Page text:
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Recently, the Georgia Supreme Court intervened in the case of Genarlow Wilson, a twenty-one year old Georgia honor student who was sentenced to eleven years in prison—even though he didn’t even commit a felony. The court recognized that the case was outrageous, deemed Wilson’s punishment unconstitutional, and released him. As we celebrate this young man’s freedom, we must also to rededicate ourselves to the task of correcting the inequities in our criminal justice system that led to his ordeal.
Like Hurricane Katrina did with poverty, the case of Genarlow Wilson — much like that of the Jena 6 — exposed the glaring inequities in our justice system. They reminded us of the fact that we still have a system that locks away too many young, first-time, non-violent offenders for the better part of their lives. It reminds us that we have certain sentences that are based less on the kind of crime you commit than on what you look like and where you come from.
In America, nearly a third of African-American men will enter state or federal prison during their lives. Too many will be lost in the criminal justice system and end up in prison, poverty, and unemployment. In many cases, they will fail to become fully rehabilitated, and go on to commit more crimes.
There is no question that breaking the law should have consequences. And it’s true that we have to do more as parents to teach our children that violence is always wrong. But justice must be fair, and punishment must fit the crime.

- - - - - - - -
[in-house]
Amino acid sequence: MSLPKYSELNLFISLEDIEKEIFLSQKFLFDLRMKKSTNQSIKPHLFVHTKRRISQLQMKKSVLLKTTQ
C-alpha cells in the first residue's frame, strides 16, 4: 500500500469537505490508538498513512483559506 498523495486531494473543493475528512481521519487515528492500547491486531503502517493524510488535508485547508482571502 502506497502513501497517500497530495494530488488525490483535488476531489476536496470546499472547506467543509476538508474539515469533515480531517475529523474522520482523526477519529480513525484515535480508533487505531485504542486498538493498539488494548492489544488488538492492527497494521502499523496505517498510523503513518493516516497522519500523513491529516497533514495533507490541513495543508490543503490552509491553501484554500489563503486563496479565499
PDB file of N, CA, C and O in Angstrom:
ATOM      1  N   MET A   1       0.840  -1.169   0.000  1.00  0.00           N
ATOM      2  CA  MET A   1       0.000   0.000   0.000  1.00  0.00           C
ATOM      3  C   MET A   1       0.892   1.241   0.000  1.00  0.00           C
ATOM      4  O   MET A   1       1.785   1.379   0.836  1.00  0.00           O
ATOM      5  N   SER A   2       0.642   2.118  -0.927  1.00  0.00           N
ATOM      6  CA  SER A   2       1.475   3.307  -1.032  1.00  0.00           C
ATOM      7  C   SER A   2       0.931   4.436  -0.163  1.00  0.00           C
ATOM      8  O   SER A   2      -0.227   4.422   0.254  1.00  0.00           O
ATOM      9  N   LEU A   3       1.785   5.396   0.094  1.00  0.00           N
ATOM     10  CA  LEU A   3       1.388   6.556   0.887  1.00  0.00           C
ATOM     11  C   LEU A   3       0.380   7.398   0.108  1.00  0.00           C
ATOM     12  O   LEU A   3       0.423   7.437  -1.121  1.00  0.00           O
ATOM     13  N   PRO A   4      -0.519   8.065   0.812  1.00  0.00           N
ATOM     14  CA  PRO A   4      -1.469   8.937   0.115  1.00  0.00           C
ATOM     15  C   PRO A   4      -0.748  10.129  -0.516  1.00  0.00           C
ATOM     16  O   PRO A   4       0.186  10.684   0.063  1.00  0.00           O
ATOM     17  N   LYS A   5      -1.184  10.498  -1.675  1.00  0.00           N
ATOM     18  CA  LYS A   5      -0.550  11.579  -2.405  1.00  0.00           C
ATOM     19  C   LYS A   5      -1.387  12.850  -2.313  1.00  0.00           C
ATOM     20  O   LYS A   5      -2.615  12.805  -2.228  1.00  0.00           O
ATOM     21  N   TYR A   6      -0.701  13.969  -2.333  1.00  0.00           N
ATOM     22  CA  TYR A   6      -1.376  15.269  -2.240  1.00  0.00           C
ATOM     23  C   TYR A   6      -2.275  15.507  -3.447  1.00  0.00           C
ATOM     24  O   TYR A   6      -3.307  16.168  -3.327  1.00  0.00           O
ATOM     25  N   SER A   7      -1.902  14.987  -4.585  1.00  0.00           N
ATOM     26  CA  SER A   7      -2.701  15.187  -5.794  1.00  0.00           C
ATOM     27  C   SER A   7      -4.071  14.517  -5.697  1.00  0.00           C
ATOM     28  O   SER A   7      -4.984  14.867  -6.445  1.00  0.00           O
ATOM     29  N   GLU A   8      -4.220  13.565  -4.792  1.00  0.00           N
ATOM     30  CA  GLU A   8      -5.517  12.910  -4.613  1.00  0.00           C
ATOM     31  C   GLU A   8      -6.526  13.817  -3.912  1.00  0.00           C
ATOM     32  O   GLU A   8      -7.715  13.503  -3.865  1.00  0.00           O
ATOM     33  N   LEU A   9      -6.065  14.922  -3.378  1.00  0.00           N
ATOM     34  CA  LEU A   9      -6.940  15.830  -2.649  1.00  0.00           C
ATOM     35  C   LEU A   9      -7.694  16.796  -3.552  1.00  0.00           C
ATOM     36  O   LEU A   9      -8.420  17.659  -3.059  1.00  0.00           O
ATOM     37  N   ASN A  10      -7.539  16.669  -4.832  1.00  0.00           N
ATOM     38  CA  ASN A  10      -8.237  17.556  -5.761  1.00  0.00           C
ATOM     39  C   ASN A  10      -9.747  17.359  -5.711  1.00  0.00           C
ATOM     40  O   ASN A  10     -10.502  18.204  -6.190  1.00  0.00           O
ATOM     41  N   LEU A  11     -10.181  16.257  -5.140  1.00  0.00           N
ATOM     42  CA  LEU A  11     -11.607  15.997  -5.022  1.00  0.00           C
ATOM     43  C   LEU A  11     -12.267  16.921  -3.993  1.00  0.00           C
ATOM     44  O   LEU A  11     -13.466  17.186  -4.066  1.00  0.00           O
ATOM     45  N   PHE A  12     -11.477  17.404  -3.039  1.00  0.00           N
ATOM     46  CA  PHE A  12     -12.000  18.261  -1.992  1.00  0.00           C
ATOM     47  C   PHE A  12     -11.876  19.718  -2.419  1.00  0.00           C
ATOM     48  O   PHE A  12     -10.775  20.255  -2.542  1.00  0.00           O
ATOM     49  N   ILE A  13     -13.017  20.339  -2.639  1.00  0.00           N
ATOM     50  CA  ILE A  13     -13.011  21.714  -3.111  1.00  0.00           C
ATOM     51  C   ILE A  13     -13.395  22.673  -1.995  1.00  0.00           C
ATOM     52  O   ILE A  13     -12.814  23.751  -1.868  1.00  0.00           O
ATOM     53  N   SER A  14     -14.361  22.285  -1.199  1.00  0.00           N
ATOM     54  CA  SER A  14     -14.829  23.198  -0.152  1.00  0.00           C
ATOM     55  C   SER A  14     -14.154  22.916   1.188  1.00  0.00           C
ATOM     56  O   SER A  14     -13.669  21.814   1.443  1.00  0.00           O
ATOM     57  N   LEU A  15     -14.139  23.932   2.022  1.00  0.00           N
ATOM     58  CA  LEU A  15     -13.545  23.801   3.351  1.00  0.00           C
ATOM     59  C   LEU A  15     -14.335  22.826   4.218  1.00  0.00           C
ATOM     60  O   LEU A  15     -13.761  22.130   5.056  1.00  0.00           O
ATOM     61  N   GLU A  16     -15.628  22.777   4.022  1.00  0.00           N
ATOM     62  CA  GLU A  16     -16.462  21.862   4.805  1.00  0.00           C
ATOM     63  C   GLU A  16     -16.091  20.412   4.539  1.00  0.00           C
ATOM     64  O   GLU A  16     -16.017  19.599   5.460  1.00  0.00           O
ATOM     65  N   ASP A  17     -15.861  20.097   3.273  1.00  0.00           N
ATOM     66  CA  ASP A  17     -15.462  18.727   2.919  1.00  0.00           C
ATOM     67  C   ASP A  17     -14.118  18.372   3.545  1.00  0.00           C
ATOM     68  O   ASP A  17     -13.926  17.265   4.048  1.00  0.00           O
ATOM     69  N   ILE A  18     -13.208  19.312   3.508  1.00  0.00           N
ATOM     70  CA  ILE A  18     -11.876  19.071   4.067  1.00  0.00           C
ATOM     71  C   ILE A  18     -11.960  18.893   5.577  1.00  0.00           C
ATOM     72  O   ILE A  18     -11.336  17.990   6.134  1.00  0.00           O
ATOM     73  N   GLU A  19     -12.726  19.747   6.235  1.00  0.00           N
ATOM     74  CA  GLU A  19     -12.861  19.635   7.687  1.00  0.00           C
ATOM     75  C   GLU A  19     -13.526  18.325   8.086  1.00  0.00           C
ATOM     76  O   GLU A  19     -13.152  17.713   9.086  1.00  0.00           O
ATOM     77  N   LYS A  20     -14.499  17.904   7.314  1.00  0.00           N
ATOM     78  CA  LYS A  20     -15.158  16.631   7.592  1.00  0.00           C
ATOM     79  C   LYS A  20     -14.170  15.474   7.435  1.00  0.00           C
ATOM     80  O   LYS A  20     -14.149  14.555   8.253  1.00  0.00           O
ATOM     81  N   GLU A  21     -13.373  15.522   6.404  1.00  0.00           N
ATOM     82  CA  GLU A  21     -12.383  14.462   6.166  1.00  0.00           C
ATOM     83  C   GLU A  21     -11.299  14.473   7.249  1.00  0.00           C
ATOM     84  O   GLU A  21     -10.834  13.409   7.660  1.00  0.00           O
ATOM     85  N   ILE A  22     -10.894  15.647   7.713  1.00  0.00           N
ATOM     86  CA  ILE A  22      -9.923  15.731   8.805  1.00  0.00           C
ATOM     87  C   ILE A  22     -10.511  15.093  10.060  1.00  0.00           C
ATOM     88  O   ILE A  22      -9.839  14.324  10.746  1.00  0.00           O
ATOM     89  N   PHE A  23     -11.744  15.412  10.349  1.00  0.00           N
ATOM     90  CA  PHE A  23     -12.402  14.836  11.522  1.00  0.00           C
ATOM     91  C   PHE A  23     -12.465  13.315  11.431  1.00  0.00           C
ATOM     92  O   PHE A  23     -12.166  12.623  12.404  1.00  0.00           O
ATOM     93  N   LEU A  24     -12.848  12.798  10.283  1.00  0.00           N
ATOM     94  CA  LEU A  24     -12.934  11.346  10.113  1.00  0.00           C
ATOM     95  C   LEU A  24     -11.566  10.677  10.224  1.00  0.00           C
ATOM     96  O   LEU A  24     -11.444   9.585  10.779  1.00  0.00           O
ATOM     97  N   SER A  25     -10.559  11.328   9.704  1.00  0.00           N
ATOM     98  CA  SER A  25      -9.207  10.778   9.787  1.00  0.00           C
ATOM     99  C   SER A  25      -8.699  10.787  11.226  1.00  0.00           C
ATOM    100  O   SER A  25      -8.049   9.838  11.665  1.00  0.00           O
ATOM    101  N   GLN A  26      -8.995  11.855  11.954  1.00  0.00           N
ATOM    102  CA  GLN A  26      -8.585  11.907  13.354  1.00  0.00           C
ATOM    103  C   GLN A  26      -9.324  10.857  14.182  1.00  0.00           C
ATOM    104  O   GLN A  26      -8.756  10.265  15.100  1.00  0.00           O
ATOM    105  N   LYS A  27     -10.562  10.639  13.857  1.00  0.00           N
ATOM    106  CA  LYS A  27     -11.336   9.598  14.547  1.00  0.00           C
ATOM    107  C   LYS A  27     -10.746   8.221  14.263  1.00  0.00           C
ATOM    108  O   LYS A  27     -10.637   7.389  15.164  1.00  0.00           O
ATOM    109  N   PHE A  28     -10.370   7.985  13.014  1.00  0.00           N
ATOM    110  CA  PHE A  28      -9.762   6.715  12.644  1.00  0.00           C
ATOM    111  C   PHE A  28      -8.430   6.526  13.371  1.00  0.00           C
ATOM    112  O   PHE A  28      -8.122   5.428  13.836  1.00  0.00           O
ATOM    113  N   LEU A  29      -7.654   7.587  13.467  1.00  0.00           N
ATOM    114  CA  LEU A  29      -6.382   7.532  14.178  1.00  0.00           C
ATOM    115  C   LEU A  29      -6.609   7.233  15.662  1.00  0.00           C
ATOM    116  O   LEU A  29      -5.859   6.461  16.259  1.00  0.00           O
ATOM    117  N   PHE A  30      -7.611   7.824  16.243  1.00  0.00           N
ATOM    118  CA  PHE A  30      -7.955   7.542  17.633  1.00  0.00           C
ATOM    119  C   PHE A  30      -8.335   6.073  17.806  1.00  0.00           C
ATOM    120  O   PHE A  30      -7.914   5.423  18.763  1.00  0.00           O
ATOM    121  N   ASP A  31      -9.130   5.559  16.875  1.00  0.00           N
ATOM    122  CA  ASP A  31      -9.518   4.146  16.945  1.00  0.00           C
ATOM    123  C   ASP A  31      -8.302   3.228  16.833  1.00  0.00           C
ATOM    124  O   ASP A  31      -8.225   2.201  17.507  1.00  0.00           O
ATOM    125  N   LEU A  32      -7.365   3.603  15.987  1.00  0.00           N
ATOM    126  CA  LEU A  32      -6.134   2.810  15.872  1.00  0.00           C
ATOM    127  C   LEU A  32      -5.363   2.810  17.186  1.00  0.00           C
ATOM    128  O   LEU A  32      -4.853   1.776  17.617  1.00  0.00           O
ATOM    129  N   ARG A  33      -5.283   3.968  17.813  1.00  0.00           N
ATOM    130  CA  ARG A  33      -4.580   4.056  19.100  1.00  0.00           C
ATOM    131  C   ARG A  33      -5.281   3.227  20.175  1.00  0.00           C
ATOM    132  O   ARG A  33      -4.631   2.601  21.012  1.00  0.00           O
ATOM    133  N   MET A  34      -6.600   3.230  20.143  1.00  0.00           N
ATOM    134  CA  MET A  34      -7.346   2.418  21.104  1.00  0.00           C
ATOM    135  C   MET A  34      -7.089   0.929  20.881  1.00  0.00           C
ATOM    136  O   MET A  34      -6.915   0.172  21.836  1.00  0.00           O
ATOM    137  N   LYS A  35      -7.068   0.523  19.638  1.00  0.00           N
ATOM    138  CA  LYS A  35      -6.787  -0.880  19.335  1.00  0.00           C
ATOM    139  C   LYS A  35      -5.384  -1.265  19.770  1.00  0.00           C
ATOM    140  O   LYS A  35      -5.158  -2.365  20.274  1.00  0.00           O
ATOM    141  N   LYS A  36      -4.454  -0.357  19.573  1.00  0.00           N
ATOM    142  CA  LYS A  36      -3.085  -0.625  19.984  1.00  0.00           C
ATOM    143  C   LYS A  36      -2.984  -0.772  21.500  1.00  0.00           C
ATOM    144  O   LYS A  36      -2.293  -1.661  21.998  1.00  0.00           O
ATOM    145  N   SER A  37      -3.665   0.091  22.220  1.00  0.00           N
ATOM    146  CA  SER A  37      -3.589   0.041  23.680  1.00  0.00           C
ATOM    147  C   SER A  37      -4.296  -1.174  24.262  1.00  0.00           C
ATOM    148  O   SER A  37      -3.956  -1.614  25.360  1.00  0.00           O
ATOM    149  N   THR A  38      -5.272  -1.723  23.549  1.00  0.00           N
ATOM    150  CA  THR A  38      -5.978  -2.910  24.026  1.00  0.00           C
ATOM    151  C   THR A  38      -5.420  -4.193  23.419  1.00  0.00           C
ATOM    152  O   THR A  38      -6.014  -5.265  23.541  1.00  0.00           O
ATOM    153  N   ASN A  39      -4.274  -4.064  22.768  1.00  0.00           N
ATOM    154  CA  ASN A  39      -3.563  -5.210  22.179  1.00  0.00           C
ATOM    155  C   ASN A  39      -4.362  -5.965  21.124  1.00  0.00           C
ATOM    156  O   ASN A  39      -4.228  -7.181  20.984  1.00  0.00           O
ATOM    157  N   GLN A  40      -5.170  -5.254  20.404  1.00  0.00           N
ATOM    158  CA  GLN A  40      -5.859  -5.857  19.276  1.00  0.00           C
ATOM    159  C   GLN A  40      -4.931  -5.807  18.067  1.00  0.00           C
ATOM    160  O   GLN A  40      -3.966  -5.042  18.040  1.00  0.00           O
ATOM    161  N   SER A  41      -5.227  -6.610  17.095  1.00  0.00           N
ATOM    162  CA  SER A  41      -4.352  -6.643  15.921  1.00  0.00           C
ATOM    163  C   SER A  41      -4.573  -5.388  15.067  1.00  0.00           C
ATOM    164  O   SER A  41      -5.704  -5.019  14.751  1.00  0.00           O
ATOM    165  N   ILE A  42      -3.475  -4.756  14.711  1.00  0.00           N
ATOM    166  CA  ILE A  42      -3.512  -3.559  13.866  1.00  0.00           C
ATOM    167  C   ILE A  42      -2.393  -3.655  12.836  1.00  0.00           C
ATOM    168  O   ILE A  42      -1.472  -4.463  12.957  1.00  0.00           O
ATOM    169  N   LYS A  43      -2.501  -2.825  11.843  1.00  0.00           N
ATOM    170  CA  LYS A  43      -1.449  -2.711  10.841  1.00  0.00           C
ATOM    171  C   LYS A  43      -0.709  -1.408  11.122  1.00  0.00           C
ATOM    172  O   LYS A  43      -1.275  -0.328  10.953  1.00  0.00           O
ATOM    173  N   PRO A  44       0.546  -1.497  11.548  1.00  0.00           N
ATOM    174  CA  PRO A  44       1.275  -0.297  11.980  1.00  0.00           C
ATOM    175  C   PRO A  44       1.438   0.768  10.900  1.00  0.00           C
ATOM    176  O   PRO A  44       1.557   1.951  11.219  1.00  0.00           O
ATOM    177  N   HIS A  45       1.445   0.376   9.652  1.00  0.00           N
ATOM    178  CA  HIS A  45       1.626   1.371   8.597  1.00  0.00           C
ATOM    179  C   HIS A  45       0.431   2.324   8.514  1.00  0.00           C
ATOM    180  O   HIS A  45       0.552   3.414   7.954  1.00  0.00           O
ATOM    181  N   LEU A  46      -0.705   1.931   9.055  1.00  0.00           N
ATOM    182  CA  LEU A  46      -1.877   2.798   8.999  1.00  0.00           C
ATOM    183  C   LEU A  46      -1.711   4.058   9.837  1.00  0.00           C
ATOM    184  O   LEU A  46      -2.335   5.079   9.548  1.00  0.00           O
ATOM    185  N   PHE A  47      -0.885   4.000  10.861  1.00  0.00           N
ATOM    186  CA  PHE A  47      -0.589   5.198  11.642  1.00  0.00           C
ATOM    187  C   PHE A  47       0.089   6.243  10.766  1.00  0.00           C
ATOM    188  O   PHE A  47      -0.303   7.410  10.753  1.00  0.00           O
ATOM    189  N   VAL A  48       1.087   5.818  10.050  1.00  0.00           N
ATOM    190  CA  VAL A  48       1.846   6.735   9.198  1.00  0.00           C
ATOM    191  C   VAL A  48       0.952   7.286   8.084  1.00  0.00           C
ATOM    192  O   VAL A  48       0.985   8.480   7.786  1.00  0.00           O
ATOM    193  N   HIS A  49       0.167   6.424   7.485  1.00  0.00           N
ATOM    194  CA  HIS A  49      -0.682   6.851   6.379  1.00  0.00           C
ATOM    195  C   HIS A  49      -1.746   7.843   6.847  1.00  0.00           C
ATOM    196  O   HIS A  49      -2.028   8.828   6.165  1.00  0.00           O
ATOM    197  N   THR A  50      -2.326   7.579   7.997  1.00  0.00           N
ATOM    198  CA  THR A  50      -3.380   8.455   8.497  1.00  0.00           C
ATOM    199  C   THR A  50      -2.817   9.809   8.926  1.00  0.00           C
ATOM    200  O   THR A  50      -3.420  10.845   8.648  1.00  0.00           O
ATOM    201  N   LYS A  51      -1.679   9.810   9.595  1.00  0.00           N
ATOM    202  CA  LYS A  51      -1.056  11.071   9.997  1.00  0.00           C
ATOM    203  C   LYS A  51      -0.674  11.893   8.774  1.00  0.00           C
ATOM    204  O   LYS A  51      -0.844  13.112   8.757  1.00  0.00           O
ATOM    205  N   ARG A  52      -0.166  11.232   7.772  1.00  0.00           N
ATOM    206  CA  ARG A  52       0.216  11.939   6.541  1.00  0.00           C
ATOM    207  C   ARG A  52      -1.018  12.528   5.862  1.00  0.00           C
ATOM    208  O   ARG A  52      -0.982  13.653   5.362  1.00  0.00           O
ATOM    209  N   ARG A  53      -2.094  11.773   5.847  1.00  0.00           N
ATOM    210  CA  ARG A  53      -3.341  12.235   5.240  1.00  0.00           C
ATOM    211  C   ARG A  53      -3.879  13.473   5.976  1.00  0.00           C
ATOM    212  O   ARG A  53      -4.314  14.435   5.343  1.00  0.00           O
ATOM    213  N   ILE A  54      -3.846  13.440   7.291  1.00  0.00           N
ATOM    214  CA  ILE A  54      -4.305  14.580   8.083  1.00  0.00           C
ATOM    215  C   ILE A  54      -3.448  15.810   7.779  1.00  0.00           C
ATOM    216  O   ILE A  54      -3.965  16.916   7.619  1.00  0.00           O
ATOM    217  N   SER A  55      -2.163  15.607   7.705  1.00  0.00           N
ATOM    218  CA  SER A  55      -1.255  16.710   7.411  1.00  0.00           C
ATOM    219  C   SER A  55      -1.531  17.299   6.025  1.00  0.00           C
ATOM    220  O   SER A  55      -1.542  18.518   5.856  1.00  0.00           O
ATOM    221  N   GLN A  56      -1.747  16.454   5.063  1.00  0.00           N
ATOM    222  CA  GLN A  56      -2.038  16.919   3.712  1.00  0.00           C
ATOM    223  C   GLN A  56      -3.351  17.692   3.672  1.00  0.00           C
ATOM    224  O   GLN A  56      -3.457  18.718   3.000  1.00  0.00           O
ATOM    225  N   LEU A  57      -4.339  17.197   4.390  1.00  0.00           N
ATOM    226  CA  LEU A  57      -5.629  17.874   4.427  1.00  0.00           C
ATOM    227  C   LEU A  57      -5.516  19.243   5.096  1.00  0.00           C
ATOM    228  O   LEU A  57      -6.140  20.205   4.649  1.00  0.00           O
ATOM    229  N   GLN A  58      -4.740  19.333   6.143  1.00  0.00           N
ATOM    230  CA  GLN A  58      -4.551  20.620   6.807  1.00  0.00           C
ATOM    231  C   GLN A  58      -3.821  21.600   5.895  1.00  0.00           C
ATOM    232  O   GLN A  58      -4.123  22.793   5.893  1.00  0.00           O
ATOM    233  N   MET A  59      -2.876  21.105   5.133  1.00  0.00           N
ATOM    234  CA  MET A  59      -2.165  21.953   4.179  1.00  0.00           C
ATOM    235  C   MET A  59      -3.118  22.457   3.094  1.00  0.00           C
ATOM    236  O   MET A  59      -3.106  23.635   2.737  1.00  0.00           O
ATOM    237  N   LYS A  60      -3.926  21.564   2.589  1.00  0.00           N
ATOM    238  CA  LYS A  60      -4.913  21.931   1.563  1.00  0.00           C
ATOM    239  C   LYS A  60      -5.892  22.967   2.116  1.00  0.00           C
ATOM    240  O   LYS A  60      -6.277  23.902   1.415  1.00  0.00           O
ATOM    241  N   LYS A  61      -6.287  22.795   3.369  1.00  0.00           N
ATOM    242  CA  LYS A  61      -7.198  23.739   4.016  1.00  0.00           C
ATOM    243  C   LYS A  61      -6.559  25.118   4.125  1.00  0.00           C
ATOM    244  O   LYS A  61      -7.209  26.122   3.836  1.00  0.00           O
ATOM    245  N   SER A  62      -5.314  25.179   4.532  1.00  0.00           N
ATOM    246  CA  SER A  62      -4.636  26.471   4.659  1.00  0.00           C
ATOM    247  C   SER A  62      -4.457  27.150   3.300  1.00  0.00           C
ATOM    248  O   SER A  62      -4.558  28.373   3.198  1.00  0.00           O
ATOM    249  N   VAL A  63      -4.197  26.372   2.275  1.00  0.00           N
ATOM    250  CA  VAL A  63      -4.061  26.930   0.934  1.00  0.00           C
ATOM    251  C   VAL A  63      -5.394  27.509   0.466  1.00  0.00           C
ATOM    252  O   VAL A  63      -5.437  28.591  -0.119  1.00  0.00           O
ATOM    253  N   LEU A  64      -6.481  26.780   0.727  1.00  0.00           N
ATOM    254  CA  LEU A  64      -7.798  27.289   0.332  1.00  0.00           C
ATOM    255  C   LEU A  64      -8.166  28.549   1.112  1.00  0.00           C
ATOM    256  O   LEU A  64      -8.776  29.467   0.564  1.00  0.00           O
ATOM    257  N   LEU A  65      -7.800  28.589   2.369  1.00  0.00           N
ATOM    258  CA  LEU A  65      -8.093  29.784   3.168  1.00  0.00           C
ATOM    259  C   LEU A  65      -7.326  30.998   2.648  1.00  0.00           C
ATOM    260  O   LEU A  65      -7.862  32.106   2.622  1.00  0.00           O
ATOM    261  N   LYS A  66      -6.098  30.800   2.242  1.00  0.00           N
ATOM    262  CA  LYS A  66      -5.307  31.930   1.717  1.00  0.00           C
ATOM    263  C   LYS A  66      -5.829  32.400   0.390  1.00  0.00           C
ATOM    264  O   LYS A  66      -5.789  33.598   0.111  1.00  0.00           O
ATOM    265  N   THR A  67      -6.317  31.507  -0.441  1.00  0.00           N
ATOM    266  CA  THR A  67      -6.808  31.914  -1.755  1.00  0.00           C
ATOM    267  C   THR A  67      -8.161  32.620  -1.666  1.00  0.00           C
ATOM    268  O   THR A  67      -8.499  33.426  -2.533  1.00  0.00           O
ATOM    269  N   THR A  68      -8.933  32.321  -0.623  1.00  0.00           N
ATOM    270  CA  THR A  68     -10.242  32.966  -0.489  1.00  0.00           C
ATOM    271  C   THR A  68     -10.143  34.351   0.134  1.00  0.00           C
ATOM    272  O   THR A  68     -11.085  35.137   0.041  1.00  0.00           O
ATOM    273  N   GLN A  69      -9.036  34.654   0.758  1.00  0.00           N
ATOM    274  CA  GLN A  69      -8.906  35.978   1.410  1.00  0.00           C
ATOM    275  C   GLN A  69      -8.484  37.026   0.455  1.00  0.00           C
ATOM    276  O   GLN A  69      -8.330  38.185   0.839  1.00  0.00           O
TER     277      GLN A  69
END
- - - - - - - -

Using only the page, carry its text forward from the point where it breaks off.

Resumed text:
And if convicted offenders are not given the tools they need to become constructive members of our communities after they serve their time, we will all suffer the consequences.
Every day in this country, approximately 1,800 people are released from prisons and nearly two-thirds of them return to jail within three years. Almost half of those released from prison lack a high school diploma or GED. Only one third of inmates receive vocational training or work experience designed to improve their ability to obtain employment once released. Even fewer receive counseling and placement services after their release. As we know that in today’s economy, without a high school diploma, supporting a family is almost impossible. And with a criminal record instead of an education, the prospects for success are next to none.
This has to stop. The costs of crimes are high. But failing to break this cycle costs us even more.
We must create a pathway for people coming out of jail to get the jobs, skills, and education they need to leave a life of crime. That means supporting effective training and mentoring programs to help people transition into jobs. That means reevaluating the laws against hiring people with a criminal record so that we don’t foreclose legal and effective ways out of poverty and crime. That also means giving former prisoners parenting skills so they can give their children the sense of hope and opportunity that so many of them were denied.
That’s why I co-sponsored the Second Chance Act, which would support faith and community based organizations working with state and local authorities to give former prisoners a second chance at a meaningful life. The Second Chance Act makes funding available for transitional jobs programs and housing, for support health services, and educational needs. I’m working to build support for this legislation and will fight to get it passed.
Thurgood Marshall said: “None of us got where we are solely by pulling ourselves up by our bootstraps. We got here because somebody—a parent, a teacher, an Ivy League crony or a few nuns—bent down and helped us pick up our boots.” As we fulfill Marshall’s legacy and strive to right the injustices suffered by Genarlow Wilson and the Jena 6, let’s bend down and help every kid pick up his or her boots for a second chance.